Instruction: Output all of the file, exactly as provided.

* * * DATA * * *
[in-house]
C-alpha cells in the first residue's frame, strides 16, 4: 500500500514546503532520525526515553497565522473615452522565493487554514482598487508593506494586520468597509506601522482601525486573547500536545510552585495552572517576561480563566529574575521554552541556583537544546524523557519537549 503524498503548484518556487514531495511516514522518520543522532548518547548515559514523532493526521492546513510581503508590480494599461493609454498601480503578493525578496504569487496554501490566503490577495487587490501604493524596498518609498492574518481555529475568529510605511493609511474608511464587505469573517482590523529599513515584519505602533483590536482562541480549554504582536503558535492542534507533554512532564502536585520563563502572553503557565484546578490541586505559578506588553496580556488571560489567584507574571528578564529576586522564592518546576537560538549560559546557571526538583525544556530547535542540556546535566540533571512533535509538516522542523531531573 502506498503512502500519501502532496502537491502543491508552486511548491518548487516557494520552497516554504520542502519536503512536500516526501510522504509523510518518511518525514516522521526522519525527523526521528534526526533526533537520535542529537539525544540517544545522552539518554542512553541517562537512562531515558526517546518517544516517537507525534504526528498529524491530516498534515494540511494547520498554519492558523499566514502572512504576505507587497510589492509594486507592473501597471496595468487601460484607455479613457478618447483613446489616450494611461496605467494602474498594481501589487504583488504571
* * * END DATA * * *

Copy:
[in-house]
C-alpha cells in the first residue's frame, strides 16, 4: 500500500514546503532520525526515553497565522473615452522565493487554514482598487508593506494586520468597509506601522482601525486573547500536545510552585495552572517576561480563566529574575521554552541556583537544546524523557519537549 503524498503548484518556487514531495511516514522518520543522532548518547548515559514523532493526521492546513510581503508590480494599461493609454498601480503578493525578496504569487496554501490566503490577495487587490501604493524596498518609498492574518481555529475568529510605511493609511474608511464587505469573517482590523529599513515584519505602533483590536482562541480549554504582536503558535492542534507533554512532564502536585520563563502572553503557565484546578490541586505559578506588553496580556488571560489567584507574571528578564529576586522564592518546576537560538549560559546557571526538583525544556530547535542540556546535566540533571512533535509538516522542523531531573 502506498503512502500519501502532496502537491502543491508552486511548491518548487516557494520552497516554504520542502519536503512536500516526501510522504509523510518518511518525514516522521526522519525527523526521528534526526533526533537520535542529537539525544540517544545522552539518554542512553541517562537512562531515558526517546518517544516517537507525534504526528498529524491530516498534515494540511494547520498554519492558523499566514502572512504576505507587497510589492509594486507592473501597471496595468487601460484607455479613457478618447483613446489616450494611461496605467494602474498594481501589487504583488504571